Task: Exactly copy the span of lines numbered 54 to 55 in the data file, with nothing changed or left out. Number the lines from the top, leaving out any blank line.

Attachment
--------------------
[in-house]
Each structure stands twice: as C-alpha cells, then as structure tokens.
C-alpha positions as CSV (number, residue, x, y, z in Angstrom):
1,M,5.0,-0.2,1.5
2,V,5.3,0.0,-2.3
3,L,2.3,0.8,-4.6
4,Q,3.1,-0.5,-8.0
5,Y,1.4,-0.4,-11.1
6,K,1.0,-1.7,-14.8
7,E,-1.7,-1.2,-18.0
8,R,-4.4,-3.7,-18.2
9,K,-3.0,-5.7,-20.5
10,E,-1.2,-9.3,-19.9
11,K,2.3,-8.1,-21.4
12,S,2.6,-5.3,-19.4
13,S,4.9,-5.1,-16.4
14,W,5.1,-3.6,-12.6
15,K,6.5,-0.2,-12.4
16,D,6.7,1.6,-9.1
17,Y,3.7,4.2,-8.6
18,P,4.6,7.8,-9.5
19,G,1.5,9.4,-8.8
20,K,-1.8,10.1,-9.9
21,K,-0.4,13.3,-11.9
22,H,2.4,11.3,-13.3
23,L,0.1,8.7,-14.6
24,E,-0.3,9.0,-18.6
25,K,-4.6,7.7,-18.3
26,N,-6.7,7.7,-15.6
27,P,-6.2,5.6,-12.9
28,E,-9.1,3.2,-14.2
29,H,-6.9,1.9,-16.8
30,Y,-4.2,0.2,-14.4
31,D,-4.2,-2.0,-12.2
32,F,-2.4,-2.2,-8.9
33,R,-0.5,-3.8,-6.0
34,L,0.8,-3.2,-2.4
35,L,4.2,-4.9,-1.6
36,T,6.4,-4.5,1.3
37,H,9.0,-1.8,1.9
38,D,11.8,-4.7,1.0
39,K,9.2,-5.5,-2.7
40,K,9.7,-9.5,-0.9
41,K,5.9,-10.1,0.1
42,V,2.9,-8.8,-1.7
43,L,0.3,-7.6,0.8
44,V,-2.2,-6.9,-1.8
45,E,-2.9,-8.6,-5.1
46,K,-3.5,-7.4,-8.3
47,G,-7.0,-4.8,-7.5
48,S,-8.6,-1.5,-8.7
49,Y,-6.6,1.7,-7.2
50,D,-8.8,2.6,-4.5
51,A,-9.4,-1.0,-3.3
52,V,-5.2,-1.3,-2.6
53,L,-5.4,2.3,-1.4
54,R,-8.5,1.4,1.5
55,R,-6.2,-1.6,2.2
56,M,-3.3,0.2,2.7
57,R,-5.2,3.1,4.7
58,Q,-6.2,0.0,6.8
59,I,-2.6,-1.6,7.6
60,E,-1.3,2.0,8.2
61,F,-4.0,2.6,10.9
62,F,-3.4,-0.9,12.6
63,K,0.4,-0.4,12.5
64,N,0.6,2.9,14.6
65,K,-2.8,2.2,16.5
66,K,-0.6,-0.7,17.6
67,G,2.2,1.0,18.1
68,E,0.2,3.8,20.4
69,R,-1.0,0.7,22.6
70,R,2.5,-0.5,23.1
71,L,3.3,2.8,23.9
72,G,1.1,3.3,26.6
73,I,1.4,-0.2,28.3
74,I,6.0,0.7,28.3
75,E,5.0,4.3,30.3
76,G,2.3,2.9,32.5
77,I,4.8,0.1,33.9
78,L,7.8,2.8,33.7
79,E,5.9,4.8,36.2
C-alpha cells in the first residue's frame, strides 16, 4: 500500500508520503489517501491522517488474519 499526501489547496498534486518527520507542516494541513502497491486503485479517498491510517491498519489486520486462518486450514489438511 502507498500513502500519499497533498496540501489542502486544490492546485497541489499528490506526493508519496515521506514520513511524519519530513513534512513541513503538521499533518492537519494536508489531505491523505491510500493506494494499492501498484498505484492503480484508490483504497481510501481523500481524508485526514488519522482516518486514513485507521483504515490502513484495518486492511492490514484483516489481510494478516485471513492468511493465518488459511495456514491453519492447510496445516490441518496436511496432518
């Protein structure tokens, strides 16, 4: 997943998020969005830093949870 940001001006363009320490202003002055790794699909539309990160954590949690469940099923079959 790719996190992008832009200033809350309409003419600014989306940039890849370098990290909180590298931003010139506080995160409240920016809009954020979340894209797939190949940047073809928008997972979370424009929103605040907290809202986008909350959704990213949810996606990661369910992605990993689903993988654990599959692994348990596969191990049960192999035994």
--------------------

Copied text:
51,A,-9.4,-1.0,-3.3
52,V,-5.2,-1.3,-2.6